Buyer’s remorse is defined as:
the sense of regret [people feel] after having made a purchase. It is frequently associated with the purchase of an expensive item such as a car or house. It may stem from fear of making the wrong choice, guilt over extravagance, or a suspicion of having been overly influenced by the seller.
Sometimes buyer’s remorse occurs immediately after a purchase; sometimes it takes time to sink in and that’s why there’s probably no better phrase to describe how many NDP members felt after the 2009 Leadership Race and then the subsequent 2011 provincial election which saw the NDP tie with the 1982 NDP for the party’s lowest number of seats won since 1934.
I heard the first signs of buyer’s remorse happening immediately during voting day at the convention. After the floor shows and nomination speeches were over, I overheard one person say to another: “I’ve made a terrible mistake. I voted in advance and I voted from Dwain Lingenfelter.”
There were many other members saying similar things that day – that they didn’t realise what a strong resume Ryan had. Or how much his personality impressed them. Or that they had put their chosen candidate first but wish they’d ranked Ryan higher on their preferential ballot.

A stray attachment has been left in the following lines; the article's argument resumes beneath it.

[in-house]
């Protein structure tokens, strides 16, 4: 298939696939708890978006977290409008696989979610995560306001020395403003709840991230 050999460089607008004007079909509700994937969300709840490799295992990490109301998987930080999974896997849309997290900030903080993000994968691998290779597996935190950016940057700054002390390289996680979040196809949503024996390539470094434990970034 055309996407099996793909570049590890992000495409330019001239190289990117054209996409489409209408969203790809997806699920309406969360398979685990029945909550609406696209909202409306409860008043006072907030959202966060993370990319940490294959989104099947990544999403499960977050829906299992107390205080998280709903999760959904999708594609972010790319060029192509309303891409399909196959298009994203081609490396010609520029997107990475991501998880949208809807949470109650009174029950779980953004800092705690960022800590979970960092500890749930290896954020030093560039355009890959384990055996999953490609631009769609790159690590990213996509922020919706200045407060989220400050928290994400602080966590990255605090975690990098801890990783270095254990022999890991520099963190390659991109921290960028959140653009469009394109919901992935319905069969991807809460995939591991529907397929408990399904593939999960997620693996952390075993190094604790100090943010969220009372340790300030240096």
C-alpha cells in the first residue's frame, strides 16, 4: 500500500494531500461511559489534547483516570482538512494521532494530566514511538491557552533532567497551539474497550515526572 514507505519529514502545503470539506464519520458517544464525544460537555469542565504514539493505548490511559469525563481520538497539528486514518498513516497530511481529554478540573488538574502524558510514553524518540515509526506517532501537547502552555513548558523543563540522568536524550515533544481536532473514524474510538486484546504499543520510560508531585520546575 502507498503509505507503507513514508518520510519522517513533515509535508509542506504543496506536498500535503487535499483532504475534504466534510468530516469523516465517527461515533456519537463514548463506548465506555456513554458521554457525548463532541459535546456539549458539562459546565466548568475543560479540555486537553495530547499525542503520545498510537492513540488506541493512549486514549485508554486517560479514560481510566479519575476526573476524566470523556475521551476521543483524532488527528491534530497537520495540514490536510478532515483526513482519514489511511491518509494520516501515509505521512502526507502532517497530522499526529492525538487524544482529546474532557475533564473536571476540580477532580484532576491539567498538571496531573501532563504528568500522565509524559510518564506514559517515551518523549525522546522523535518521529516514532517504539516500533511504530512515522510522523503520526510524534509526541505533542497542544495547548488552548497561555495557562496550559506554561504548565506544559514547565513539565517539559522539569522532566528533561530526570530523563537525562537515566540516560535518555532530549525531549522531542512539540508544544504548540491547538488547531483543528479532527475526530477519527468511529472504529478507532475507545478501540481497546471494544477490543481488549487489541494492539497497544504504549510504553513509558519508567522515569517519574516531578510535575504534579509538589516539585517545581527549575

I don’t have the same anecdotal evidence for what people were saying after the 2011 election but I suspect those feelings of buyer’s remorse recurred for many. (I do know it was at the forefront of my mind back then.)
Of course, my post after the provincial election imagining how things may have gone had Meili won instead of Lingenfelter was clearly labeled as a work of speculative fiction. In reality, it’s impossible to say how the results may have been different had Ryan won instead – the NDP may have done better, they may have done the same or, in all honesty, they could’ve done worse.
But what would’ve been different is that the Sask NDP would’ve had a leader in place who would’ve been well-positioned to begin re-building the party at that point rather than three years later, which is where the party finds itself now.
Re-building from a more disadvantaged position than 2011 will be the first and perhaps biggest challenge for whichever of the four leadership candidates is ultimately victorious.
All four candidates bring similar tools to the table – youth, energy, intelligence – and all are more than capable of leading the re-build. But Ryan, as the only former leadership candidate and one whose potential many only saw too late, has an advantage in this regard that none of the others do.
Will buyer’s remorse be a factor in the election this time? Only time will tell…